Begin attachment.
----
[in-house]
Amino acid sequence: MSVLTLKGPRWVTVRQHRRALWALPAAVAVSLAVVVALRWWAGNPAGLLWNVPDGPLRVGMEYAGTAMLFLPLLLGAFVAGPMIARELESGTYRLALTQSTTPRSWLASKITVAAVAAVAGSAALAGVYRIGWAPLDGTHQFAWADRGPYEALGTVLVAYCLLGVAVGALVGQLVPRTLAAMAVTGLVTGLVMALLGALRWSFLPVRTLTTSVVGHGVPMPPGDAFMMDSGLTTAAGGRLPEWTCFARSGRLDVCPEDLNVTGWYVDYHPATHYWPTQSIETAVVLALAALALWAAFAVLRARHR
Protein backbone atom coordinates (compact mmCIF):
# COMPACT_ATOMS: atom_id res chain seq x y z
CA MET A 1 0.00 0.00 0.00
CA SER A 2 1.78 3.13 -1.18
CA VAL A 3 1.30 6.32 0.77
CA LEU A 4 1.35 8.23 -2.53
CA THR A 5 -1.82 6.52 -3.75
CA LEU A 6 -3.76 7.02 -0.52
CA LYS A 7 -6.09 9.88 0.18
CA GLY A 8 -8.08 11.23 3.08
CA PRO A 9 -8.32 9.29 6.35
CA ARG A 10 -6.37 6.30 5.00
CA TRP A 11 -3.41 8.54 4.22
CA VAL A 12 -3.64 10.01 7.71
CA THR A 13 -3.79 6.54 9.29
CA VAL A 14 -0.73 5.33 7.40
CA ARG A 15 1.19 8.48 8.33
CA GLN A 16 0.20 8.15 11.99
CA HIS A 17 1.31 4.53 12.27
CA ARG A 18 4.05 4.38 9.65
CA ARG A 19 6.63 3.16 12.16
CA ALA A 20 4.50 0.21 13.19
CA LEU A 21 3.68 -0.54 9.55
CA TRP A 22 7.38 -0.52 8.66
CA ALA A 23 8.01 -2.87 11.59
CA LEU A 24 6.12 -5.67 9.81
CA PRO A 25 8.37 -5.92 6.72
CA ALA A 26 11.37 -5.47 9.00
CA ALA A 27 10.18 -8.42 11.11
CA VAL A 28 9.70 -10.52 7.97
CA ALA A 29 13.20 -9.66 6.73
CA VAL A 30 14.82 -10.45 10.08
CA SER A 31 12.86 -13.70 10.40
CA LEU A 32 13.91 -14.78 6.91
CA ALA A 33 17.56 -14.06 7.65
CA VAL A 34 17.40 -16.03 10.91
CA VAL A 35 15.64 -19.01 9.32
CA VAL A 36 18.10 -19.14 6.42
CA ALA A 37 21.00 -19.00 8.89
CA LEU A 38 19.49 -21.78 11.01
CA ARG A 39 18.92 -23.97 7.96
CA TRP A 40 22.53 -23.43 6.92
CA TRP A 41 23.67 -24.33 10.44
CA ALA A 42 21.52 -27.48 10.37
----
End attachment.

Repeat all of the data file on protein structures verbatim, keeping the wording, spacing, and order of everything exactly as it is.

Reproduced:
[in-house]
Amino acid sequence: MSVLTLKGPRWVTVRQHRRALWALPAAVAVSLAVVVALRWWAGNPAGLLWNVPDGPLRVGMEYAGTAMLFLPLLLGAFVAGPMIARELESGTYRLALTQSTTPRSWLASKITVAAVAAVAGSAALAGVYRIGWAPLDGTHQFAWADRGPYEALGTVLVAYCLLGVAVGALVGQLVPRTLAAMAVTGLVTGLVMALLGALRWSFLPVRTLTTSVVGHGVPMPPGDAFMMDSGLTTAAGGRLPEWTCFARSGRLDVCPEDLNVTGWYVDYHPATHYWPTQSIETAVVLALAALALWAAFAVLRARHR
Protein backbone atom coordinates (compact mmCIF):
# COMPACT_ATOMS: atom_id res chain seq x y z
CA MET A 1 0.00 0.00 0.00
CA SER A 2 1.78 3.13 -1.18
CA VAL A 3 1.30 6.32 0.77
CA LEU A 4 1.35 8.23 -2.53
CA THR A 5 -1.82 6.52 -3.75
CA LEU A 6 -3.76 7.02 -0.52
CA LYS A 7 -6.09 9.88 0.18
CA GLY A 8 -8.08 11.23 3.08
CA PRO A 9 -8.32 9.29 6.35
CA ARG A 10 -6.37 6.30 5.00
CA TRP A 11 -3.41 8.54 4.22
CA VAL A 12 -3.64 10.01 7.71
CA THR A 13 -3.79 6.54 9.29
CA VAL A 14 -0.73 5.33 7.40
CA ARG A 15 1.19 8.48 8.33
CA GLN A 16 0.20 8.15 11.99
CA HIS A 17 1.31 4.53 12.27
CA ARG A 18 4.05 4.38 9.65
CA ARG A 19 6.63 3.16 12.16
CA ALA A 20 4.50 0.21 13.19
CA LEU A 21 3.68 -0.54 9.55
CA TRP A 22 7.38 -0.52 8.66
CA ALA A 23 8.01 -2.87 11.59
CA LEU A 24 6.12 -5.67 9.81
CA PRO A 25 8.37 -5.92 6.72
CA ALA A 26 11.37 -5.47 9.00
CA ALA A 27 10.18 -8.42 11.11
CA VAL A 28 9.70 -10.52 7.97
CA ALA A 29 13.20 -9.66 6.73
CA VAL A 30 14.82 -10.45 10.08
CA SER A 31 12.86 -13.70 10.40
CA LEU A 32 13.91 -14.78 6.91
CA ALA A 33 17.56 -14.06 7.65
CA VAL A 34 17.40 -16.03 10.91
CA VAL A 35 15.64 -19.01 9.32
CA VAL A 36 18.10 -19.14 6.42
CA ALA A 37 21.00 -19.00 8.89
CA LEU A 38 19.49 -21.78 11.01
CA ARG A 39 18.92 -23.97 7.96
CA TRP A 40 22.53 -23.43 6.92
CA TRP A 41 23.67 -24.33 10.44
CA ALA A 42 21.52 -27.48 10.37